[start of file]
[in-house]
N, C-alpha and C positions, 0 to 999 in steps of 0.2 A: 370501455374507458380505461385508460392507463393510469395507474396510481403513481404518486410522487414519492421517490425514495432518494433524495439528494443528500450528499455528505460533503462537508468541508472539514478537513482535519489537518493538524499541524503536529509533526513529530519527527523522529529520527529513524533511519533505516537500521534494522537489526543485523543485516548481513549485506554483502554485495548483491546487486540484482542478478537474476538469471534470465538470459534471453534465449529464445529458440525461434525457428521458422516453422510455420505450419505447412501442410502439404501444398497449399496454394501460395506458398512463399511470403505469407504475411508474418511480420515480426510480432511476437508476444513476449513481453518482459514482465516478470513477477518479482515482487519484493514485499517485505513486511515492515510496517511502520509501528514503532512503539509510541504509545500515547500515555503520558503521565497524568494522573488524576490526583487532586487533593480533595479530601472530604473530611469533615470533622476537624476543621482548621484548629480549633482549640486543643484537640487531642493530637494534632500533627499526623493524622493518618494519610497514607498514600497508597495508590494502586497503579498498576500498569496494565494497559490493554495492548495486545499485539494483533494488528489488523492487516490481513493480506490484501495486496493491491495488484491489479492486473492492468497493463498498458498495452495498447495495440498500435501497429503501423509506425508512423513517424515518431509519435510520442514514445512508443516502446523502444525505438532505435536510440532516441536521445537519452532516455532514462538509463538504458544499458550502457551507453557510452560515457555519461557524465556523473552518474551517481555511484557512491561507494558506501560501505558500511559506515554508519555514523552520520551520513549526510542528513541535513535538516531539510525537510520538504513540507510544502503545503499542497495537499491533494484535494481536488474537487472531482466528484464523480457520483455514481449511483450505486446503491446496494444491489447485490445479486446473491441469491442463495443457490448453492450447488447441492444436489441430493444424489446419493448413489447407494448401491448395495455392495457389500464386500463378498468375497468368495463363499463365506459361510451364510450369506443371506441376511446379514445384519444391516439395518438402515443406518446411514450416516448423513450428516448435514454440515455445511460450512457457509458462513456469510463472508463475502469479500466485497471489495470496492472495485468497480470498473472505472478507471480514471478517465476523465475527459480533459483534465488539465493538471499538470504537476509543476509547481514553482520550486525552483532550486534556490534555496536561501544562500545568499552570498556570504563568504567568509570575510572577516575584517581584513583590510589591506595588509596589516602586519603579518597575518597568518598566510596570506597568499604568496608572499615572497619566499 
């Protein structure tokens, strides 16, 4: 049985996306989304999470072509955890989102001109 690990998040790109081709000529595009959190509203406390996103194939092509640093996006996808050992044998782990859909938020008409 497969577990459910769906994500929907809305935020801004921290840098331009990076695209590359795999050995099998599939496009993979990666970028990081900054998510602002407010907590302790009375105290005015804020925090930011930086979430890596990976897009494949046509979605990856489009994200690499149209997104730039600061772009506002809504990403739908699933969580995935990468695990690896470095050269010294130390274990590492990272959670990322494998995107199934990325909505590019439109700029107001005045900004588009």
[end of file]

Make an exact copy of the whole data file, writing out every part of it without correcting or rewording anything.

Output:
[in-house]
N, C-alpha and C positions, 0 to 999 in steps of 0.2 A: 370501455374507458380505461385508460392507463393510469395507474396510481403513481404518486410522487414519492421517490425514495432518494433524495439528494443528500450528499455528505460533503462537508468541508472539514478537513482535519489537518493538524499541524503536529509533526513529530519527527523522529529520527529513524533511519533505516537500521534494522537489526543485523543485516548481513549485506554483502554485495548483491546487486540484482542478478537474476538469471534470465538470459534471453534465449529464445529458440525461434525457428521458422516453422510455420505450419505447412501442410502439404501444398497449399496454394501460395506458398512463399511470403505469407504475411508474418511480420515480426510480432511476437508476444513476449513481453518482459514482465516478470513477477518479482515482487519484493514485499517485505513486511515492515510496517511502520509501528514503532512503539509510541504509545500515547500515555503520558503521565497524568494522573488524576490526583487532586487533593480533595479530601472530604473530611469533615470533622476537624476543621482548621484548629480549633482549640486543643484537640487531642493530637494534632500533627499526623493524622493518618494519610497514607498514600497508597495508590494502586497503579498498576500498569496494565494497559490493554495492548495486545499485539494483533494488528489488523492487516490481513493480506490484501495486496493491491495488484491489479492486473492492468497493463498498458498495452495498447495495440498500435501497429503501423509506425508512423513517424515518431509519435510520442514514445512508443516502446523502444525505438532505435536510440532516441536521445537519452532516455532514462538509463538504458544499458550502457551507453557510452560515457555519461557524465556523473552518474551517481555511484557512491561507494558506501560501505558500511559506515554508519555514523552520520551520513549526510542528513541535513535538516531539510525537510520538504513540507510544502503545503499542497495537499491533494484535494481536488474537487472531482466528484464523480457520483455514481449511483450505486446503491446496494444491489447485490445479486446473491441469491442463495443457490448453492450447488447441492444436489441430493444424489446419493448413489447407494448401491448395495455392495457389500464386500463378498468375497468368495463363499463365506459361510451364510450369506443371506441376511446379514445384519444391516439395518438402515443406518446411514450416516448423513450428516448435514454440515455445511460450512457457509458462513456469510463472508463475502469479500466485497471489495470496492472495485468497480470498473472505472478507471480514471478517465476523465475527459480533459483534465488539465493538471499538470504537476509543476509547481514553482520550486525552483532550486534556490534555496536561501544562500545568499552570498556570504563568504567568509570575510572577516575584517581584513583590510589591506595588509596589516602586519603579518597575518597568518598566510596570506597568499604568496608572499615572497619566499 
């Protein structure tokens, strides 16, 4: 049985996306989304999470072509955890989102001109 690990998040790109081709000529595009959190509203406390996103194939092509640093996006996808050992044998782990859909938020008409 497969577990459910769906994500929907809305935020801004921290840098331009990076695209590359795999050995099998599939496009993979990666970028990081900054998510602002407010907590302790009375105290005015804020925090930011930086979430890596990976897009494949046509979605990856489009994200690499149209997104730039600061772009506002809504990403739908699933969580995935990468695990690896470095050269010294130390274990590492990272959670990322494998995107199934990325909505590019439109700029107001005045900004588009």